Those were and are, I think, some type of goose. As it happens, a young goose couple decided to have a sexy party in our yard during my son's play date last week.
"What they dooooin'?"
"They're just... playing, hon. Let's leave them alone."
Was out walking the dog late last night, and had a wonderful encounter with a young owl. I'm just walking, minding my own business and enjoying the weather. It was late and the street was quiet, with no one in sight. At the top of my field of vision, I catch a glimpse of a dark shape fly a few feet over my head from behind me. At first, I thought it was a bat and brought my free hand up over my head as a shield. But the shape got out ahead of me, swooped around and landed on a mailbox about 8 feet from me. It certainly didn't land like a bat. I could tell it's body was upright. Squinting thru the dark, I locked eyes with a barred owl.
It was a little one, no more than 8 inches tall, and it had downy feathers. And it was trying to act very tough. As I stared, it started to bob and weave it's head like it was sizing me up and letting me know what a bad mutha it was. I laughed and held up my hands. "I'm just walking here. You do what you need to do." It lunged forward, diving from the mailbox and in low to the ground, straight at me. I stood still and had the dog do the same. There were only a few inches between Mr. Tough Guy and my pant leg. I let the owl get out ahead of us, and resumed the walk. Undeterred, the little owl landed on a mailbox on the opposite side of the street and waited for me. I waved as I passed and wished it good hunting, giving it a fairly good berth as we went. The owl took off toward somewhere behind us and I figured he was gone about his business. Fair enough. But owl wasn't done. As we reached a street sign, I heard a small *ting* at the top and looked up. Sure enough, little owl had come back. This time, though, he had the high ground and he used it. He bent low, and worked for eye contact with me. He'd worked his way in for closer looks each time, and now he was within four feet of me. "Hello," I said. "Do you need something?" And he took off, wheeling around in a tight arc and coming to rest on a well-covered tree branch across the street. A perfect spot for a young owl to see everything on the street without being seen.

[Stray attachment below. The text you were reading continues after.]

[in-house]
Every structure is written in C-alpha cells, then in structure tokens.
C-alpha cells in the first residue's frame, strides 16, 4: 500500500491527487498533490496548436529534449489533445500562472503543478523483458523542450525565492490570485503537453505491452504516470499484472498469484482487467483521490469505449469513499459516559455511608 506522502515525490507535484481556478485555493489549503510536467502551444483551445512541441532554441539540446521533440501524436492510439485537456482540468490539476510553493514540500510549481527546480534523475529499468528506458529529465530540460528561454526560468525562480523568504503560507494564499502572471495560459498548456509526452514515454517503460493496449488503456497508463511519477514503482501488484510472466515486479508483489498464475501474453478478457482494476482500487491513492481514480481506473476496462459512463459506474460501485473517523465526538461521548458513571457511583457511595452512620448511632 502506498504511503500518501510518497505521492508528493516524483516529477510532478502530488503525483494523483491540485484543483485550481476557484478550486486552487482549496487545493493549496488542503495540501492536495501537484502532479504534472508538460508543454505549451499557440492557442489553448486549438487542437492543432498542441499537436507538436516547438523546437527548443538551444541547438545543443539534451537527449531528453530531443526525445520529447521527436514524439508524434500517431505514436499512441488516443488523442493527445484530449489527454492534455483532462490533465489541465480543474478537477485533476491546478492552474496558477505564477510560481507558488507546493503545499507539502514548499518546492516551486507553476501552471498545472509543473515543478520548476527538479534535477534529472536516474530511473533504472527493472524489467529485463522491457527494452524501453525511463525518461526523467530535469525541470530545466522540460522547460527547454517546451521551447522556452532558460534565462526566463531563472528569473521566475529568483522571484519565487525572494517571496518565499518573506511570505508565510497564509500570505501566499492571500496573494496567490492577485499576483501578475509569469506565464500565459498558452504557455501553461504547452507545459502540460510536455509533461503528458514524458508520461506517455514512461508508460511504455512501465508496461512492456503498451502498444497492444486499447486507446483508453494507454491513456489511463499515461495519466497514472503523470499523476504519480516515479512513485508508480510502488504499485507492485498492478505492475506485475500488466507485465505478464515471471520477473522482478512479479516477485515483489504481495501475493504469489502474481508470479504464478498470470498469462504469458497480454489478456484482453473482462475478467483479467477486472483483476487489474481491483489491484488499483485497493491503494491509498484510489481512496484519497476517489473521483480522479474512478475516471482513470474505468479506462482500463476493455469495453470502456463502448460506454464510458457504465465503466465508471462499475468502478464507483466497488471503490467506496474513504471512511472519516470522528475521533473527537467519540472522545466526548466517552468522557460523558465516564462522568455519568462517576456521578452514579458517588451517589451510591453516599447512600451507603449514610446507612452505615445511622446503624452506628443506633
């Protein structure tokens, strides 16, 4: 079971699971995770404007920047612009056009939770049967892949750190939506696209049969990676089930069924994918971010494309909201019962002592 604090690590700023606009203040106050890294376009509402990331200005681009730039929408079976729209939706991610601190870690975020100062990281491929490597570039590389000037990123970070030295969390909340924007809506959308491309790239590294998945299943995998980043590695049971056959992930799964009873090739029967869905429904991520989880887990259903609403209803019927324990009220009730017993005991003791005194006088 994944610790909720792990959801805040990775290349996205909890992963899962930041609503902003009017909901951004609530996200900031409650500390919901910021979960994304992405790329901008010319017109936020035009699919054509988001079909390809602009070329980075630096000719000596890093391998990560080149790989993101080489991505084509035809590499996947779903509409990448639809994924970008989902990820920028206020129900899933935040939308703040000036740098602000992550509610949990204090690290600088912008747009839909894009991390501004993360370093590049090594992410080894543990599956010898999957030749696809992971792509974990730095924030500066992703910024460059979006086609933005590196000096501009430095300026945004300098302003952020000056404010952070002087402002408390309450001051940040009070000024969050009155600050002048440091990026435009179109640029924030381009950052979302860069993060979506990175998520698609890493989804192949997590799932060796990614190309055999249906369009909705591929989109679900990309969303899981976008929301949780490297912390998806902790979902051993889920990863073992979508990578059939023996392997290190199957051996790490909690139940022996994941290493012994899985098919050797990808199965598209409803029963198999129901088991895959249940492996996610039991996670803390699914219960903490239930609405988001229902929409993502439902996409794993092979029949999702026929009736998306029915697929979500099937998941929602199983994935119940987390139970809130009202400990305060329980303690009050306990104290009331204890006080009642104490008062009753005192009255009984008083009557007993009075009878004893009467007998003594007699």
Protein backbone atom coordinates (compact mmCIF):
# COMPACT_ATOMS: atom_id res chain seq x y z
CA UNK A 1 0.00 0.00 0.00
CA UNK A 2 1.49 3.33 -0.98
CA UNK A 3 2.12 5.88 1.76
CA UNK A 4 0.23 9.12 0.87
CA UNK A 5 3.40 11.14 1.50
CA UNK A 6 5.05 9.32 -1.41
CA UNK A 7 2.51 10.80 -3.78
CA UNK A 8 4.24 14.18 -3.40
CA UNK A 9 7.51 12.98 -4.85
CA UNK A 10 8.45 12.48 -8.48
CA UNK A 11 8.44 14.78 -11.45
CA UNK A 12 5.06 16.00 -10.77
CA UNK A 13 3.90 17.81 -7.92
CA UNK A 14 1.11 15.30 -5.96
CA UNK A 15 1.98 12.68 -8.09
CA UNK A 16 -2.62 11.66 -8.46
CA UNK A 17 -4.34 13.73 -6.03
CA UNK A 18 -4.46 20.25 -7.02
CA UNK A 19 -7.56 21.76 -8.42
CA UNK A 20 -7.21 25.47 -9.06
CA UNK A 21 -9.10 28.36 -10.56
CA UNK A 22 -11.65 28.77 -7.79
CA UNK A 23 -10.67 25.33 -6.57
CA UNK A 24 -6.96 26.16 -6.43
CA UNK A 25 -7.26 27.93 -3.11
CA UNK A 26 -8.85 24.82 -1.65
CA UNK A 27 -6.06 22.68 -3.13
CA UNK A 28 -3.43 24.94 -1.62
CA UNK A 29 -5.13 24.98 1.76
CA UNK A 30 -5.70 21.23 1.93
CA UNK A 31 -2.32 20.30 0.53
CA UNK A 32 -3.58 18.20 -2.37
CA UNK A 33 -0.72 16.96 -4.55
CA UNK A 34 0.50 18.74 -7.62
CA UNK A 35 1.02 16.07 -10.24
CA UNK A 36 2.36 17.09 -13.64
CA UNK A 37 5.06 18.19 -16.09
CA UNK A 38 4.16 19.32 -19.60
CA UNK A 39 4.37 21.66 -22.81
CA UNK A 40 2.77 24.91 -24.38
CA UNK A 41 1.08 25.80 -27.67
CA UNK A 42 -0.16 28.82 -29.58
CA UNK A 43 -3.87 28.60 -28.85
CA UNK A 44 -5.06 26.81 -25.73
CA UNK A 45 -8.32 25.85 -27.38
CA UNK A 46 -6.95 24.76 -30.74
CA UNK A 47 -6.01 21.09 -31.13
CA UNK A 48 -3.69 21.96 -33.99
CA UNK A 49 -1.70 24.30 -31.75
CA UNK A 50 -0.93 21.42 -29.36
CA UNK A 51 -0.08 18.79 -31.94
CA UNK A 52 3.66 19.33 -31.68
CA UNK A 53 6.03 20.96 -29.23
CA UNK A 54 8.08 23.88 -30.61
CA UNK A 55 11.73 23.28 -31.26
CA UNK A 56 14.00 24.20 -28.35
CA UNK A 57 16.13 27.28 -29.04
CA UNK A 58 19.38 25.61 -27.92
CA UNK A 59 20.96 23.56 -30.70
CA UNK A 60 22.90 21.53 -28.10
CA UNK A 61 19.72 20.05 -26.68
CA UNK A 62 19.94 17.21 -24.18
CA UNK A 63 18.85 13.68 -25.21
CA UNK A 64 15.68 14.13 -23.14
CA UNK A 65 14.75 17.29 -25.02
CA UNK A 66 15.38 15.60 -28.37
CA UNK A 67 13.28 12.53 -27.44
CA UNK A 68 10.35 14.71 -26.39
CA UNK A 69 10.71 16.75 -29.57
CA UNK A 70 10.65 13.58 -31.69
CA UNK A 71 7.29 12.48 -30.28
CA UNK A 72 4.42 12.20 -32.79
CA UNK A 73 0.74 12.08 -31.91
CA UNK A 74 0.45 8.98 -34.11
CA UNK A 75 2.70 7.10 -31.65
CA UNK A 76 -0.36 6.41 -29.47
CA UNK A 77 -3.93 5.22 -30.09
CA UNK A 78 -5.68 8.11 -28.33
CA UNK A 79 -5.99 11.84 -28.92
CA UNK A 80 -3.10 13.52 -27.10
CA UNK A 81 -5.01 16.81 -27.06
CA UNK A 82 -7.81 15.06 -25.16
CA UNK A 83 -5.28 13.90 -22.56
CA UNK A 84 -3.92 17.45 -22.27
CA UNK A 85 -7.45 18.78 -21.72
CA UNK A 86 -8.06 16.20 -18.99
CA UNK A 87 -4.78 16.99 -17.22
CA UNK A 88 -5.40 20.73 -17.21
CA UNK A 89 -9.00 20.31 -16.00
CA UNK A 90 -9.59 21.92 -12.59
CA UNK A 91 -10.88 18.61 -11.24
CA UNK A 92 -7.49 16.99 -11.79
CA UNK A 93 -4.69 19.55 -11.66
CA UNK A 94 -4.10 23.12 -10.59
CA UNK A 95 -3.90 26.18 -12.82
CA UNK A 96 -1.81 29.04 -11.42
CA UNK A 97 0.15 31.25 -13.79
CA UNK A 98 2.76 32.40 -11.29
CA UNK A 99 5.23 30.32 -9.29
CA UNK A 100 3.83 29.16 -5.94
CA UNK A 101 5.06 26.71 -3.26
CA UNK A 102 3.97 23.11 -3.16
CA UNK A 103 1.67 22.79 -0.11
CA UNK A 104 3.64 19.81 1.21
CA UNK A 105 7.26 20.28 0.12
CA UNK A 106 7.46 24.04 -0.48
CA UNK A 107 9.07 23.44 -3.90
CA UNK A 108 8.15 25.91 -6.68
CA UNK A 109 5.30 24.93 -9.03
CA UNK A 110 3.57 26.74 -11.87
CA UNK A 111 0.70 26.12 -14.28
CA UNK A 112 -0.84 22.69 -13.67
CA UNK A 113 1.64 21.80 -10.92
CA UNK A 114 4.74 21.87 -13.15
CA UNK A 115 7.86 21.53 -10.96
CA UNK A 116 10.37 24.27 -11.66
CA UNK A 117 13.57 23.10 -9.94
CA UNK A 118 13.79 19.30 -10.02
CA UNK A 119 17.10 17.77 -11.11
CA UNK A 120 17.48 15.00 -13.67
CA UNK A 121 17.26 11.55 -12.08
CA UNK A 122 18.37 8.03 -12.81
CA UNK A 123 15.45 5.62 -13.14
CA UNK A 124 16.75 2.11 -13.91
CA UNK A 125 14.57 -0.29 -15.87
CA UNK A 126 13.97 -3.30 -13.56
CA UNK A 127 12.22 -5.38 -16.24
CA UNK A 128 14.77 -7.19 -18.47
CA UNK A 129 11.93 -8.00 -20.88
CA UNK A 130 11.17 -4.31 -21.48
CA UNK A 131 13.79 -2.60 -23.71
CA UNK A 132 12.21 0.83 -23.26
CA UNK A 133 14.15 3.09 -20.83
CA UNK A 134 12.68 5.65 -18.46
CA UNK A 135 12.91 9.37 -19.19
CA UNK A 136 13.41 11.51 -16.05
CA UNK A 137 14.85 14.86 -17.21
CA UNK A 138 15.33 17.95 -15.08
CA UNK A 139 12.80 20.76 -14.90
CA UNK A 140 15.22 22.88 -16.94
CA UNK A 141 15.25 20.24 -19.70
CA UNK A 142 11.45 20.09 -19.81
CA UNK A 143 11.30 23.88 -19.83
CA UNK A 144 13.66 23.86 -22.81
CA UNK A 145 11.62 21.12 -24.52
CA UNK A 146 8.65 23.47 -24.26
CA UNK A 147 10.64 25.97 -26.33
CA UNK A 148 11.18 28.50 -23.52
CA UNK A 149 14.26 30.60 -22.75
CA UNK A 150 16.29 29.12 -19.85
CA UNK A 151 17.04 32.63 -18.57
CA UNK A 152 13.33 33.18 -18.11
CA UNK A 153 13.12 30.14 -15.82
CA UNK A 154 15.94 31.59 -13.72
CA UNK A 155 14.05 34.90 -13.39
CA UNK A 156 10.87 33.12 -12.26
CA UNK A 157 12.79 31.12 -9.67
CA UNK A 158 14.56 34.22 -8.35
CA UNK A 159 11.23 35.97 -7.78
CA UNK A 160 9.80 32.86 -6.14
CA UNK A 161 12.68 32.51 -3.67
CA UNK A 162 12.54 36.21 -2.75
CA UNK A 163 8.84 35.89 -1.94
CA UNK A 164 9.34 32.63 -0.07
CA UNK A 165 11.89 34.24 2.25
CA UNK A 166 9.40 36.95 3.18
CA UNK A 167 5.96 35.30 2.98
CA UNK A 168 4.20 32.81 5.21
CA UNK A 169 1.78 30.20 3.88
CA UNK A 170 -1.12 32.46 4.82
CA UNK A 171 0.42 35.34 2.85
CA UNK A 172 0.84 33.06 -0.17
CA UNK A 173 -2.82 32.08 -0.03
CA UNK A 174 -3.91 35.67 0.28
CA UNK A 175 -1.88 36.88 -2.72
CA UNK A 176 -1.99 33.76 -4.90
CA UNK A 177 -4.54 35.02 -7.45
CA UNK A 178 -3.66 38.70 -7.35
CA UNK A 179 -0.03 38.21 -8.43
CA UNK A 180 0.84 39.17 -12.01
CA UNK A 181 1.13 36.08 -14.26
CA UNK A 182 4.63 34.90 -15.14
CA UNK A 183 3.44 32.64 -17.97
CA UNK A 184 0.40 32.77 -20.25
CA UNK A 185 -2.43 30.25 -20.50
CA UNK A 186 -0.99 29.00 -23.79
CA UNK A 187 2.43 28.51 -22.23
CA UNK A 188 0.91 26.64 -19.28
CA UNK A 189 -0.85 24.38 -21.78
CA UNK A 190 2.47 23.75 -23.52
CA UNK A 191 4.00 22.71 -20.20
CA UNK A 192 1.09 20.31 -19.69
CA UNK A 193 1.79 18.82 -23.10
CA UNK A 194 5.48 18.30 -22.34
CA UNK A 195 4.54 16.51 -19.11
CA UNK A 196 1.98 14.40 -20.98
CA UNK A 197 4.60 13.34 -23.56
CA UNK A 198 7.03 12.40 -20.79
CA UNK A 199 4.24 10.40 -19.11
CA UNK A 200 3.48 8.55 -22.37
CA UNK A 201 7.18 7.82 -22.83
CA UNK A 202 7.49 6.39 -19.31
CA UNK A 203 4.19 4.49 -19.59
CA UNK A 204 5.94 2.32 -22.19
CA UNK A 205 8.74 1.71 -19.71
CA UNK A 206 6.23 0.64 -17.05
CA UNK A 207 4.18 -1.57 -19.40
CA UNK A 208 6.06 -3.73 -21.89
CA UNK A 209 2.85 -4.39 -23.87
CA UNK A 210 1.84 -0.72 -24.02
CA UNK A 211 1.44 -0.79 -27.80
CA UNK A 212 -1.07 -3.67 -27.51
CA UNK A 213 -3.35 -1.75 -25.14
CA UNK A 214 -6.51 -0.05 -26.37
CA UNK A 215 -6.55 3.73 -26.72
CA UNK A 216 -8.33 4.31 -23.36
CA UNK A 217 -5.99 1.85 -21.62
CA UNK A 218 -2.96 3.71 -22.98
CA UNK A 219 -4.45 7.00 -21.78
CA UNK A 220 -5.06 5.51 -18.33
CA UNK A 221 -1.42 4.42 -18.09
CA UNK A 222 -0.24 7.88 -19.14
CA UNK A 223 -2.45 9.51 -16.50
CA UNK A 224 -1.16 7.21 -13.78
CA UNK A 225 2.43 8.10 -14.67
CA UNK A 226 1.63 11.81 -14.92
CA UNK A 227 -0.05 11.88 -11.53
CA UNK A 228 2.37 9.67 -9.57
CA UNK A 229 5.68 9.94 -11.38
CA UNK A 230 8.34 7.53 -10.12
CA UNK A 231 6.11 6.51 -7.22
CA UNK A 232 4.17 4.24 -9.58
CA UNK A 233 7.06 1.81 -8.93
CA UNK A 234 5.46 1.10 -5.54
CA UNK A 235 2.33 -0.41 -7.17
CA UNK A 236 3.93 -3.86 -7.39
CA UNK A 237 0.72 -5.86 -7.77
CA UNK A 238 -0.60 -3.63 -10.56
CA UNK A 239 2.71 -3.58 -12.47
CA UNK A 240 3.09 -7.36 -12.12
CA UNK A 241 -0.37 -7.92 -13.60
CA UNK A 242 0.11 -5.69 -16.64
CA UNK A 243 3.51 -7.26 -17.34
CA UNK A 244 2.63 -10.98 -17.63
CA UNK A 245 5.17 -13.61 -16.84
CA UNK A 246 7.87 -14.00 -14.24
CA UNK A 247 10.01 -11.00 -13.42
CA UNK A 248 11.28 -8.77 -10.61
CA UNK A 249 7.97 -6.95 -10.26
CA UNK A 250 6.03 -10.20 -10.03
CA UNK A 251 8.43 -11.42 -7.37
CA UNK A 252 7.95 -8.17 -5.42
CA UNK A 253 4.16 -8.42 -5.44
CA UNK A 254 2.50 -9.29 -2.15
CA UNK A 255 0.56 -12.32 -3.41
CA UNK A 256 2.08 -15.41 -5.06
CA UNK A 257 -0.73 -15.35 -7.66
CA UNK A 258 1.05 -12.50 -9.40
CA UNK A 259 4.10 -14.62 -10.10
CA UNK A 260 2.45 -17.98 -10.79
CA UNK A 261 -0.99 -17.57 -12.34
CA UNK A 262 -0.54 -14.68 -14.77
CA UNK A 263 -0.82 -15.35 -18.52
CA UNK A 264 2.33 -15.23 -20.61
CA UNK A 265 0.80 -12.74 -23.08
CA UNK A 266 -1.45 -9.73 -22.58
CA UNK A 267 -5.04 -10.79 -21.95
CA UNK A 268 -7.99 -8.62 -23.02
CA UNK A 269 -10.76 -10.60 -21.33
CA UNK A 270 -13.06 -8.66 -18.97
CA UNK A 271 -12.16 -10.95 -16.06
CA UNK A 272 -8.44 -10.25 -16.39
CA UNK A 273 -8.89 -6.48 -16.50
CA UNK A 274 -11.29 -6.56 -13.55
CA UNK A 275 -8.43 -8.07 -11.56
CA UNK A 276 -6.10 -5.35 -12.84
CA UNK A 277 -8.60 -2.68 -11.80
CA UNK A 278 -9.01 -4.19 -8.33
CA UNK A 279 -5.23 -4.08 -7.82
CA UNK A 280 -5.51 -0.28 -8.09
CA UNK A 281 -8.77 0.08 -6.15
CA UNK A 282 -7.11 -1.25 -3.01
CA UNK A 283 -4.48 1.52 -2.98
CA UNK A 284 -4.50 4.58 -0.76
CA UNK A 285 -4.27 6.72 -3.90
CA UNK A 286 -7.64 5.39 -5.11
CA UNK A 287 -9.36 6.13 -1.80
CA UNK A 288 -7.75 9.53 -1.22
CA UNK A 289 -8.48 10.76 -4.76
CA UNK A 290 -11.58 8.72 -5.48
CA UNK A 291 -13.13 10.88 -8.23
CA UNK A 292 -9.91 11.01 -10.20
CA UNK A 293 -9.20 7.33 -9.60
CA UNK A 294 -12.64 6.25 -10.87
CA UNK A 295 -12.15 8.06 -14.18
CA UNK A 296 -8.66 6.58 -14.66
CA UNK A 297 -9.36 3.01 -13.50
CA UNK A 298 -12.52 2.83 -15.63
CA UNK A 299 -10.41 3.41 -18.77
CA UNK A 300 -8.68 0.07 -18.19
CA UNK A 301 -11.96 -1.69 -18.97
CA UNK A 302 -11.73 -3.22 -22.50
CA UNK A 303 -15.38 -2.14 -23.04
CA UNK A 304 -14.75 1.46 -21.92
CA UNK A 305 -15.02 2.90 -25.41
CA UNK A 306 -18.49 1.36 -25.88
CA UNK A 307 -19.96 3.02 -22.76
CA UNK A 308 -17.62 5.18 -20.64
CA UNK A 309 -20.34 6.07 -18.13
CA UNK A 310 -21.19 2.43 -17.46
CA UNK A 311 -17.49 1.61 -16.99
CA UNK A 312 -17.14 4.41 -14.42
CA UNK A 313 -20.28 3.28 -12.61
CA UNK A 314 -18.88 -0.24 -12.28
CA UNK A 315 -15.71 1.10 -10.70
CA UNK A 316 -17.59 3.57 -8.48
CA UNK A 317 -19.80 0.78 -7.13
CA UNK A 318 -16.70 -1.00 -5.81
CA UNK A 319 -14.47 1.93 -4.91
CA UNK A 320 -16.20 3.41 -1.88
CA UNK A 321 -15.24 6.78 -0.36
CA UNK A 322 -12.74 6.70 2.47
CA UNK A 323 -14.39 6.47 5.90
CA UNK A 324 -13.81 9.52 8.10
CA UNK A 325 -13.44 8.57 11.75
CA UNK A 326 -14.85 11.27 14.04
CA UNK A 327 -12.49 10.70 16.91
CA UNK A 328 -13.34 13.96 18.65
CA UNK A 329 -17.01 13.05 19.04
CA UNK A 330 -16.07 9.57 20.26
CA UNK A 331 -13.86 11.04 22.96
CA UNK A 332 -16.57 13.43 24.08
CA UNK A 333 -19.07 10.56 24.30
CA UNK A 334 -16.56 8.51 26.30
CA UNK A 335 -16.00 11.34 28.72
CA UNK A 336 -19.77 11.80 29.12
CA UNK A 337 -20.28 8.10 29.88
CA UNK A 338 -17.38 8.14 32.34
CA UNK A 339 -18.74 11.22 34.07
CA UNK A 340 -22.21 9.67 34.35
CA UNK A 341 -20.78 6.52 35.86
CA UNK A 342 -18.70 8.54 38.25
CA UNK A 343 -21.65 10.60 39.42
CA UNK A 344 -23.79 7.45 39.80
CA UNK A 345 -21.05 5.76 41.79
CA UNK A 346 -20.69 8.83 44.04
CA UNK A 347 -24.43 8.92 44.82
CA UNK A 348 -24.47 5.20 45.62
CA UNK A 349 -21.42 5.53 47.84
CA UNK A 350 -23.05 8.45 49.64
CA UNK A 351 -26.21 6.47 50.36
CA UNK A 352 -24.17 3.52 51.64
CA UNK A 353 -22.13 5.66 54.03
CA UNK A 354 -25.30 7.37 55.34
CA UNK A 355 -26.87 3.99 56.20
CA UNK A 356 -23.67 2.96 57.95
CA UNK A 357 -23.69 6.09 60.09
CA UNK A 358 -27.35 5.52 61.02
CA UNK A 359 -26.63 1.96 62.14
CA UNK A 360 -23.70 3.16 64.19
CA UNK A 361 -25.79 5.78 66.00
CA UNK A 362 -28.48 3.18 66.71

The size and state of the feathers make me think that this was a pretty young owl, most likely out on one of its first hunts. I feel this great sense of priviledge for having been witness to, and part of, that event.